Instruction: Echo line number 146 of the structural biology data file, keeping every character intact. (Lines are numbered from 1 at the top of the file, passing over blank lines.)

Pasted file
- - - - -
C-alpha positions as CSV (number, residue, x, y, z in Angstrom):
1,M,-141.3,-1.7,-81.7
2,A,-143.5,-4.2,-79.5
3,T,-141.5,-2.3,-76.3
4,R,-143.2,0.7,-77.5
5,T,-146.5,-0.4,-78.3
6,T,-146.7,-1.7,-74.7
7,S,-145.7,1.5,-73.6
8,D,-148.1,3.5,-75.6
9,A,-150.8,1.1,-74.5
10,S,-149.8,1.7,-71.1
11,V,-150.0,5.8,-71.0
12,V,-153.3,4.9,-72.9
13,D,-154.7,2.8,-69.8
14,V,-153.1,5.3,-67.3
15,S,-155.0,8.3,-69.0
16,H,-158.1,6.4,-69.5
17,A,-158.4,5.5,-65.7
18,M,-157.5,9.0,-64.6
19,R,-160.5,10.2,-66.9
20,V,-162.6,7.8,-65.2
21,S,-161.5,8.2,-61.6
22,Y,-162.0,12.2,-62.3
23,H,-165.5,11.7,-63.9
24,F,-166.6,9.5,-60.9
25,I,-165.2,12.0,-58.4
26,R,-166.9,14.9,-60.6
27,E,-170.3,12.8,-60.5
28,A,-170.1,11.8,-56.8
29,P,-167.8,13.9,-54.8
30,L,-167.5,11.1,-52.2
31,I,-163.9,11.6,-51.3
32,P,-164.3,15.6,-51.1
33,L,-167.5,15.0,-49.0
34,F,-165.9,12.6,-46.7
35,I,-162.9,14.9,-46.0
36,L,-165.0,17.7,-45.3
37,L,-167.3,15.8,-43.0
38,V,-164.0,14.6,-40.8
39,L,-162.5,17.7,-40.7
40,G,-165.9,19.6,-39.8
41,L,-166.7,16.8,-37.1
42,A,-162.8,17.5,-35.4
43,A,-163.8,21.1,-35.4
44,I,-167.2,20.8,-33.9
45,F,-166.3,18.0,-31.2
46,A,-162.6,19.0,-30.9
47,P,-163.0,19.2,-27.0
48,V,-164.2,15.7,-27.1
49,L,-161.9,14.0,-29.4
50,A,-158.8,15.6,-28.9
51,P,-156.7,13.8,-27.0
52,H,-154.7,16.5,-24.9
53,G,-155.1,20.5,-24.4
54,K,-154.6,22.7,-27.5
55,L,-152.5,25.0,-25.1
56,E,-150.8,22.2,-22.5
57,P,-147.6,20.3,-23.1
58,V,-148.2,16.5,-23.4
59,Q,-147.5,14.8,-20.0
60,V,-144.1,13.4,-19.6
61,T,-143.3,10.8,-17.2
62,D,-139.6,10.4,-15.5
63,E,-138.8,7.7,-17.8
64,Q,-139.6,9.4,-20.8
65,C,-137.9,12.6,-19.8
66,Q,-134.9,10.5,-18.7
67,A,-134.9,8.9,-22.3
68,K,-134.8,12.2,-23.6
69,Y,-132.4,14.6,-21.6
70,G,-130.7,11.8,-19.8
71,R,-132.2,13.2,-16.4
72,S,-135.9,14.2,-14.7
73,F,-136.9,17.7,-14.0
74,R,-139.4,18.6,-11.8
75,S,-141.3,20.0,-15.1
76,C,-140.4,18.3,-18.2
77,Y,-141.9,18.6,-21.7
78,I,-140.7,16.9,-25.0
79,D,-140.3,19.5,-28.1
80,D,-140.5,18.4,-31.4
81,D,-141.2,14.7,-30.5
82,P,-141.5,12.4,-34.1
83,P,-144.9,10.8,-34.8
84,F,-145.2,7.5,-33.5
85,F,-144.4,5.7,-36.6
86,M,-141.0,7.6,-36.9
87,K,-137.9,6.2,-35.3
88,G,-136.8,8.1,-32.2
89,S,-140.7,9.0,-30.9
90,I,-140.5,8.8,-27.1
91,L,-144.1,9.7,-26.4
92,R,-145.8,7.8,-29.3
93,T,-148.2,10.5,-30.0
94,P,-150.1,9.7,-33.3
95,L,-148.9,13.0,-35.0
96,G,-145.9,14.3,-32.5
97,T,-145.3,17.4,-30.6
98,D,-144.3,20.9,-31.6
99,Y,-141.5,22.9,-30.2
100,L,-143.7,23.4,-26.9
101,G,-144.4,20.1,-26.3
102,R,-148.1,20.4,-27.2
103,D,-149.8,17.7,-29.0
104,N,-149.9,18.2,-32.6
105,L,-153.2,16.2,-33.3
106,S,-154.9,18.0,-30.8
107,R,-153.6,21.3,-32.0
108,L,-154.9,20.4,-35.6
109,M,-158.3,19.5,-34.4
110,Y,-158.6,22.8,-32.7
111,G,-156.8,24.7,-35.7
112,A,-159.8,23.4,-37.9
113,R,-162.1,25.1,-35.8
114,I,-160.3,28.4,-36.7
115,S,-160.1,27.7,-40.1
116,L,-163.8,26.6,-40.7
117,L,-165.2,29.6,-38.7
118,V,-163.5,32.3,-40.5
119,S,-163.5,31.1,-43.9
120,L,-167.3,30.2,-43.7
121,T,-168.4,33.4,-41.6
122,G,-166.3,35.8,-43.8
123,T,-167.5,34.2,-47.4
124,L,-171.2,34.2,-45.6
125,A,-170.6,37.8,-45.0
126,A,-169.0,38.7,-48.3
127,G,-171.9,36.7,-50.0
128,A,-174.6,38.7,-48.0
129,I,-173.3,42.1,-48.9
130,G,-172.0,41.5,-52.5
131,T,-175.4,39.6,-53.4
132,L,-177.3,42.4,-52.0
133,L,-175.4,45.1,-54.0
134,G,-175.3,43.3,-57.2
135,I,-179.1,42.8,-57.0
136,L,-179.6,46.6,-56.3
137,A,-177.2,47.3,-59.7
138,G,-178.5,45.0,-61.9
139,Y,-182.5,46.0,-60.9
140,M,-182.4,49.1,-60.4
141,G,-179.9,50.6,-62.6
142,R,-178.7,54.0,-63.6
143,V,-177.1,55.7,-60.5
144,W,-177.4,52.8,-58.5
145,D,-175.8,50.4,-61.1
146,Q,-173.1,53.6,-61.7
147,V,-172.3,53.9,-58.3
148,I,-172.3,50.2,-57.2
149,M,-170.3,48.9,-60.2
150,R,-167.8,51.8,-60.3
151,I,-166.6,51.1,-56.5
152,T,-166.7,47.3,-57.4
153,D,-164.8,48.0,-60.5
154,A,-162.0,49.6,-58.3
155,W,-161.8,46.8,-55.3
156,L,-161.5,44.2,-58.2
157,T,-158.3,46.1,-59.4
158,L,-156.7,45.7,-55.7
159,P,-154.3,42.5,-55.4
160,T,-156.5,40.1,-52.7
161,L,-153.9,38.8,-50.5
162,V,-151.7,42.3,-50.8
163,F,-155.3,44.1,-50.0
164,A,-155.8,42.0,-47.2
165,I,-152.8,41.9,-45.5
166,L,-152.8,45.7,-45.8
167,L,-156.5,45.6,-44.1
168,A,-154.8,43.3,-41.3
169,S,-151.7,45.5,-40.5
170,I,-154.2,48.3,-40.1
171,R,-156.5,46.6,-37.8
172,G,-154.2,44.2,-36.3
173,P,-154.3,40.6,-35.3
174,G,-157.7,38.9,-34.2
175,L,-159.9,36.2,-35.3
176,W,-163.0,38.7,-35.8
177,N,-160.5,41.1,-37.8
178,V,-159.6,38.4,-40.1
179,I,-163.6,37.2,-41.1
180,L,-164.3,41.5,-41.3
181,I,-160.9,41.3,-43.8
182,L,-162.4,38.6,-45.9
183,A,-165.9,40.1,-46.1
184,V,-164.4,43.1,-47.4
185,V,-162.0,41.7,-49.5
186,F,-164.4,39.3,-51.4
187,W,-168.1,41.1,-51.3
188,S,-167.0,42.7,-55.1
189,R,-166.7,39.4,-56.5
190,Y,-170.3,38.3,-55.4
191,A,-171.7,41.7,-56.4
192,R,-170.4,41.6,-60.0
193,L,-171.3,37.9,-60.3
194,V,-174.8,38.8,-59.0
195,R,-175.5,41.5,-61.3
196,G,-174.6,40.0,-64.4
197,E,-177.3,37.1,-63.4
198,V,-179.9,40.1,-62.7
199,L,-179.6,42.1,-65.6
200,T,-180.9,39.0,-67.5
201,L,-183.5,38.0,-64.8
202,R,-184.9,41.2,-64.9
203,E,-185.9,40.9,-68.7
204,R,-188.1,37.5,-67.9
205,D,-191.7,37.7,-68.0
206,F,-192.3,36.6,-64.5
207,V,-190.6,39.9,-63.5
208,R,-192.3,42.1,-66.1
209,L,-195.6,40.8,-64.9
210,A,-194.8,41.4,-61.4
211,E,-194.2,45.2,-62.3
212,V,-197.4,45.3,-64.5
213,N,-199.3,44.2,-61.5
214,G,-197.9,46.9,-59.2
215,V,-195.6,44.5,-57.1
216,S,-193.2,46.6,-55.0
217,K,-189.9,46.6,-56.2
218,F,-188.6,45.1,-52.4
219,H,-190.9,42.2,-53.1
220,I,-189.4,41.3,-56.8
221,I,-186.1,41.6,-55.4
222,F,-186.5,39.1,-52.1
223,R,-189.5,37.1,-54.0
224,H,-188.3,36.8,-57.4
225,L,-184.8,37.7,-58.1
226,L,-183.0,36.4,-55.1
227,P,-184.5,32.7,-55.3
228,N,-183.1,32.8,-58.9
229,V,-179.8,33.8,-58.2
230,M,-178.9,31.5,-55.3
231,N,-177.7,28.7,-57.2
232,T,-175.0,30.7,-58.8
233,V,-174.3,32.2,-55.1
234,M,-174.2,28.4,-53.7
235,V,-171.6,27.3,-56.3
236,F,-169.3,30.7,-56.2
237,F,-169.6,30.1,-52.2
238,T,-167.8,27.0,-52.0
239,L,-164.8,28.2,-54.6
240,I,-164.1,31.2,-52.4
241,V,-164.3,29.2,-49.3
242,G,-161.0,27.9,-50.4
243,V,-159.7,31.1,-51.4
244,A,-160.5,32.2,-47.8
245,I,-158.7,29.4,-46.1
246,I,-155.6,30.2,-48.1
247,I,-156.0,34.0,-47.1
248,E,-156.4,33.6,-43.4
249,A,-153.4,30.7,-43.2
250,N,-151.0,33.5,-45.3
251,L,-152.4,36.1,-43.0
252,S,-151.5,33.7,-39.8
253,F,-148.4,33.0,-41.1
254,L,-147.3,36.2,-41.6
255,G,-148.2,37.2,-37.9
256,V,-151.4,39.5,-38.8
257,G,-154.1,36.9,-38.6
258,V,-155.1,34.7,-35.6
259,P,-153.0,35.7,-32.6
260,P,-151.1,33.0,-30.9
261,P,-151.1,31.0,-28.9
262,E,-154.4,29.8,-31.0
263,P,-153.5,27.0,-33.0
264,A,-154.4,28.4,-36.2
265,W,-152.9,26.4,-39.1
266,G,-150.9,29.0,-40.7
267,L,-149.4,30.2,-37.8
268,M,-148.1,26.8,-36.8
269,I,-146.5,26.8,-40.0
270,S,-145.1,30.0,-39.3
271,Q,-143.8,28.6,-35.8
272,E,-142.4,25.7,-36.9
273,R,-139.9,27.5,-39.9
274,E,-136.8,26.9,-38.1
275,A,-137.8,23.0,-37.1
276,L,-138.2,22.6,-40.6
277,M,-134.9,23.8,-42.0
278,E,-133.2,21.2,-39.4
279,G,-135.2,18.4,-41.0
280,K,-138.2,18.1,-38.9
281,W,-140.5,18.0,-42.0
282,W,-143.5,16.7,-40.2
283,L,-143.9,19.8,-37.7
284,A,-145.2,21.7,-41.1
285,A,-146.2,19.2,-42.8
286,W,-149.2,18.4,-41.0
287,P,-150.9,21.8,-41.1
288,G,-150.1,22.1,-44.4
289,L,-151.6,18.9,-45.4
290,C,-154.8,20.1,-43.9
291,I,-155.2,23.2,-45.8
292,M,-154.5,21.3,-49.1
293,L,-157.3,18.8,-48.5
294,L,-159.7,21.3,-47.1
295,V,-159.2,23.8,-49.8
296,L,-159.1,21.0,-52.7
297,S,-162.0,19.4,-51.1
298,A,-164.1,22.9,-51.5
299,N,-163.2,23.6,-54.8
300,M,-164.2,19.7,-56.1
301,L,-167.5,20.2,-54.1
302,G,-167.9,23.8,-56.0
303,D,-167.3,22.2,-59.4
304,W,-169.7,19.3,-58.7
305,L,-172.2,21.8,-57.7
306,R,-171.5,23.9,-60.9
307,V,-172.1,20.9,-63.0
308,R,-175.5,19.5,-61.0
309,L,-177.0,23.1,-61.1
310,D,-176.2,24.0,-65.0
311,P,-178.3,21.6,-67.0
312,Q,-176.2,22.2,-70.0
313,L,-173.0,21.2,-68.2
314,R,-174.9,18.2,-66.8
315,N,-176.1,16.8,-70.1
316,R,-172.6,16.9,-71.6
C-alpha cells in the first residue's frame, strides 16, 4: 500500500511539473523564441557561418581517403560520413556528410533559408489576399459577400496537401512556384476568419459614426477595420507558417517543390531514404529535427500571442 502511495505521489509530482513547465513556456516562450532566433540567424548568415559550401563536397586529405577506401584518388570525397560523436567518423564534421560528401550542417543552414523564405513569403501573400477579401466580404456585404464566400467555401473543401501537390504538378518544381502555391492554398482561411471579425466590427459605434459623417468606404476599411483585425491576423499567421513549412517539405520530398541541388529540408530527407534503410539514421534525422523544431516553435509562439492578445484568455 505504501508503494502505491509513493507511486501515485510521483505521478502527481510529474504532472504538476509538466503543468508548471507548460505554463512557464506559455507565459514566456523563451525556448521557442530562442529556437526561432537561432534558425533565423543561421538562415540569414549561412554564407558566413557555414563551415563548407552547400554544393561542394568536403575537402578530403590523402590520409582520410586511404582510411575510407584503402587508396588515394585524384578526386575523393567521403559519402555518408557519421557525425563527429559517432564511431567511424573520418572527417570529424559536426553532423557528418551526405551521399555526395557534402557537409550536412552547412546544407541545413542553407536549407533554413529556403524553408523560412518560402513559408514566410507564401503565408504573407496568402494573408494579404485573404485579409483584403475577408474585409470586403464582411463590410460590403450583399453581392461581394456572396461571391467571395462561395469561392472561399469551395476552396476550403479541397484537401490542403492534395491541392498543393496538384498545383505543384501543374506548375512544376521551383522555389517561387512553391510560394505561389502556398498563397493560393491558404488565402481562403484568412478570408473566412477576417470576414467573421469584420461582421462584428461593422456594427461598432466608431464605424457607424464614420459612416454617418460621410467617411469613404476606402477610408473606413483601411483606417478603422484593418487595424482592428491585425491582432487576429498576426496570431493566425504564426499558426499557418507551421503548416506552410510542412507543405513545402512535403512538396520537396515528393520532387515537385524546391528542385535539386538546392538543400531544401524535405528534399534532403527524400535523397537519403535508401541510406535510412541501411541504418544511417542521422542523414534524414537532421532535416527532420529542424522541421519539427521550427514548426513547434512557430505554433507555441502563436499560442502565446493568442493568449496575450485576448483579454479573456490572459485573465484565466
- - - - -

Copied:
145,D,-175.8,50.4,-61.1